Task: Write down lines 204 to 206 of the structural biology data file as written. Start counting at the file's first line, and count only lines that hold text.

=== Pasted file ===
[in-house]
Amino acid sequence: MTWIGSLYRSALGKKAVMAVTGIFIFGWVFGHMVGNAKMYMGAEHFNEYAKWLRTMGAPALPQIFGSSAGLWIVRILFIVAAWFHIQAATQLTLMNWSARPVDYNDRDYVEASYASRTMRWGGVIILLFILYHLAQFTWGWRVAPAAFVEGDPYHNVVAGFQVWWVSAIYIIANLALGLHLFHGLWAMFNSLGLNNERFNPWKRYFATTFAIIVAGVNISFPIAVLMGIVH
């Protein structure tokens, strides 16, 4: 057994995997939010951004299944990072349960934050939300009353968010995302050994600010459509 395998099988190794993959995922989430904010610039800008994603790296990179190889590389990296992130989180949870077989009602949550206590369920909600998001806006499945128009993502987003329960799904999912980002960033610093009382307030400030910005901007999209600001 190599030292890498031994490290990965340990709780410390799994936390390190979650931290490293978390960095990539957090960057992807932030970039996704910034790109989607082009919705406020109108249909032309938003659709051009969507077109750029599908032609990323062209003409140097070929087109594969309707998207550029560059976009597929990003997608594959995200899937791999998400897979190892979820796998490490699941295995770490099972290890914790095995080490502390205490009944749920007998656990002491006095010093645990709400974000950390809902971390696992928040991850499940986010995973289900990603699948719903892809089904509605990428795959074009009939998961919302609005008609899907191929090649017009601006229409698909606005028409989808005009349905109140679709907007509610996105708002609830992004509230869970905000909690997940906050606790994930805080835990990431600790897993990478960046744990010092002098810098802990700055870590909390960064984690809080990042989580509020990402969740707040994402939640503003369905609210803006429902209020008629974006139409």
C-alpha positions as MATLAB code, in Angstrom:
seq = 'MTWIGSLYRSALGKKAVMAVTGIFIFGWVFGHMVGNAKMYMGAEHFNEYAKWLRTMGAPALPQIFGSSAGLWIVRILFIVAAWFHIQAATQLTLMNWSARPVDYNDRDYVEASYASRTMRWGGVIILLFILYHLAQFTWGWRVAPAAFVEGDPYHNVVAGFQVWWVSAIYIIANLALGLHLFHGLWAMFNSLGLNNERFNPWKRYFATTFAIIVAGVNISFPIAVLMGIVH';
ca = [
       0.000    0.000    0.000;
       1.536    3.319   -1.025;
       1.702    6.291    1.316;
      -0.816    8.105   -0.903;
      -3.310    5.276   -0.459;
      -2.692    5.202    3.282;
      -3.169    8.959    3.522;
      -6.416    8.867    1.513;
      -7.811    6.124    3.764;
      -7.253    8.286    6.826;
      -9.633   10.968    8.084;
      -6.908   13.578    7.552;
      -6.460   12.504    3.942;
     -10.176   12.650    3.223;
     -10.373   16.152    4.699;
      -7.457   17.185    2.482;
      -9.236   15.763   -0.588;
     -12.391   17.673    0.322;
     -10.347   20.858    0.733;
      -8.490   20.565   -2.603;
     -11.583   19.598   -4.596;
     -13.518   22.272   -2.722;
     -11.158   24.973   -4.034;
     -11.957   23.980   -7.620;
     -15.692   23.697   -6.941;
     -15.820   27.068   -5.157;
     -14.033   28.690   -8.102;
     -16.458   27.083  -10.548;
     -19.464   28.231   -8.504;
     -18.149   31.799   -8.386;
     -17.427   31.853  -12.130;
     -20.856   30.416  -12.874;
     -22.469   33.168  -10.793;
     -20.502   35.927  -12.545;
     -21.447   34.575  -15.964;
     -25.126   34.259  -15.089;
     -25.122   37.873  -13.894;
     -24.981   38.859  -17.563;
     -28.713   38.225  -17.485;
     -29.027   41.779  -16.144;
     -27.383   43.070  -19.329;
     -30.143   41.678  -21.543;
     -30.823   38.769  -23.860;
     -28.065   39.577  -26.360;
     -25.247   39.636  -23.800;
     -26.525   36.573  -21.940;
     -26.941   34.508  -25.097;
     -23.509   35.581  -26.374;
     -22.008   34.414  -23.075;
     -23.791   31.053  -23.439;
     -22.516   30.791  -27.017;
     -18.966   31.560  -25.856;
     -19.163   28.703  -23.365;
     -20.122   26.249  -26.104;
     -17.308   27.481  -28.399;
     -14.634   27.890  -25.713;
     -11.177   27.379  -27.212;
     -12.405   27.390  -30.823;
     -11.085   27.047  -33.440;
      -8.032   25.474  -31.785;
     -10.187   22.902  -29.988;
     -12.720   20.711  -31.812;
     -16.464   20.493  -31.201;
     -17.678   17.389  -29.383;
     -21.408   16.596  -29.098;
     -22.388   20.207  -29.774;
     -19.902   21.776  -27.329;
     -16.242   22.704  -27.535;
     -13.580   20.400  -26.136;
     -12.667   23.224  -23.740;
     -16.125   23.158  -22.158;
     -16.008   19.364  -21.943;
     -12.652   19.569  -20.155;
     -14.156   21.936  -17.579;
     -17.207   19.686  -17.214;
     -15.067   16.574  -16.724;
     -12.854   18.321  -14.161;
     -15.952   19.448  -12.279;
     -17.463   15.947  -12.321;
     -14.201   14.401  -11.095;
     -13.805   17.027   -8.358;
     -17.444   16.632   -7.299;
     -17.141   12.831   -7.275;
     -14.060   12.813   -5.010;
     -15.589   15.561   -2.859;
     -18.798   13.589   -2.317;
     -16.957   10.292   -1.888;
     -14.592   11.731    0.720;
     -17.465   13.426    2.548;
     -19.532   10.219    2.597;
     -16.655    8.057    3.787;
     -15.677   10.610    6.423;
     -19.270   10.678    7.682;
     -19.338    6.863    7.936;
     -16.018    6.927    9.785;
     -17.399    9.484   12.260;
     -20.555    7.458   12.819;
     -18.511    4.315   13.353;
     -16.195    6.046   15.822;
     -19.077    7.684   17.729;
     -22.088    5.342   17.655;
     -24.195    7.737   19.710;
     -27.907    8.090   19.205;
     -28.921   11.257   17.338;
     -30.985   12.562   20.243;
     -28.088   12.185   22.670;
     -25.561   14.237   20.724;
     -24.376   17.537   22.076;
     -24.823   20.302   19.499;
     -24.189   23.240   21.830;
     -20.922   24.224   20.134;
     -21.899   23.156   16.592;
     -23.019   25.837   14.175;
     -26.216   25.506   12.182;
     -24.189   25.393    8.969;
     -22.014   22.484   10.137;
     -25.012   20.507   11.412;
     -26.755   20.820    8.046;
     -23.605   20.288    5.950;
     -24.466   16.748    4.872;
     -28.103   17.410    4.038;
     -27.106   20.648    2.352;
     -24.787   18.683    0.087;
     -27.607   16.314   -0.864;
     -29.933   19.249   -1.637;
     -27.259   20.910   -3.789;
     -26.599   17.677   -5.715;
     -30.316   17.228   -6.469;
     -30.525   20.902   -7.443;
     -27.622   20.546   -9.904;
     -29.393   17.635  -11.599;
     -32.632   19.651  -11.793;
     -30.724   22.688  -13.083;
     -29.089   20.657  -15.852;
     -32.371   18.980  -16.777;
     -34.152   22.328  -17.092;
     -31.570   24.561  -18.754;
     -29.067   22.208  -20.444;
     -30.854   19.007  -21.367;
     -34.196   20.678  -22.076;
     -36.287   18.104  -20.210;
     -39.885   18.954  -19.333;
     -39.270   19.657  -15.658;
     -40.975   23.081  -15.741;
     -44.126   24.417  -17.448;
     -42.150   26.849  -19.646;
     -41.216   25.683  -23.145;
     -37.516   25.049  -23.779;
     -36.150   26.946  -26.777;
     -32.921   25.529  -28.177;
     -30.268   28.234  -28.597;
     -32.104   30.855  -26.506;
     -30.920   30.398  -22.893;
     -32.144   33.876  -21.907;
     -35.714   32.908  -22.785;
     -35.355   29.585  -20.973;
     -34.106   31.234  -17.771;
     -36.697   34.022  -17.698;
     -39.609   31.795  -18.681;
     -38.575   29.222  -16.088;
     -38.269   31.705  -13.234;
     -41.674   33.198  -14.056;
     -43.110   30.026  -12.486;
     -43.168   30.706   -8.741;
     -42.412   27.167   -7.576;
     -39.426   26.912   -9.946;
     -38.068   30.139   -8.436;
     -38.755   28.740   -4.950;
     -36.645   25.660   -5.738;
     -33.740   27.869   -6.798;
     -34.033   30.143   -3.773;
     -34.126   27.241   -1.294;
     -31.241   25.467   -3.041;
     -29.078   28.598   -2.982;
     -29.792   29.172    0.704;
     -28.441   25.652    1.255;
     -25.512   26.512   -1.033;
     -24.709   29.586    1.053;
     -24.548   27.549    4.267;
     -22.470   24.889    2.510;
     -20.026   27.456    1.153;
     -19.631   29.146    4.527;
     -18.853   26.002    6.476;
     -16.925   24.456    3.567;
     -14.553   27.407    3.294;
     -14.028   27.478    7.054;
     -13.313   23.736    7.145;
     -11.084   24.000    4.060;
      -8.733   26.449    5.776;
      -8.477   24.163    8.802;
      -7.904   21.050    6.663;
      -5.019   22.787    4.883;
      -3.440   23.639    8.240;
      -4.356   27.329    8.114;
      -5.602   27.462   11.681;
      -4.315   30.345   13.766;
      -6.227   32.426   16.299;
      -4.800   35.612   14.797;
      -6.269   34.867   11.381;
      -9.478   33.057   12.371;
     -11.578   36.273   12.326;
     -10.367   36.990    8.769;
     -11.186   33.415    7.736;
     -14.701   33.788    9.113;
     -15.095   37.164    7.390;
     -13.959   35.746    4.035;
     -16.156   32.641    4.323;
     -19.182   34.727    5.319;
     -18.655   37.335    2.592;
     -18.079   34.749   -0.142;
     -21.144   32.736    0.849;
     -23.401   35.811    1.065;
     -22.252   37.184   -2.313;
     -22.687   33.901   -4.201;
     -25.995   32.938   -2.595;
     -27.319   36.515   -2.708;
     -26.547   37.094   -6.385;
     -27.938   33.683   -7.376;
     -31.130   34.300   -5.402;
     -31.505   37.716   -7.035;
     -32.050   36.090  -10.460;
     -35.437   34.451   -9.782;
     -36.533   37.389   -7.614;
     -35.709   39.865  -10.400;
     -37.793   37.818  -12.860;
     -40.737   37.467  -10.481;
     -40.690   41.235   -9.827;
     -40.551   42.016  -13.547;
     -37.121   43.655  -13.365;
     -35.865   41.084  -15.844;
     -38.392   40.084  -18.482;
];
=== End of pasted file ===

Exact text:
      -4.800   35.612   14.797;
      -6.269   34.867   11.381;
      -9.478   33.057   12.371;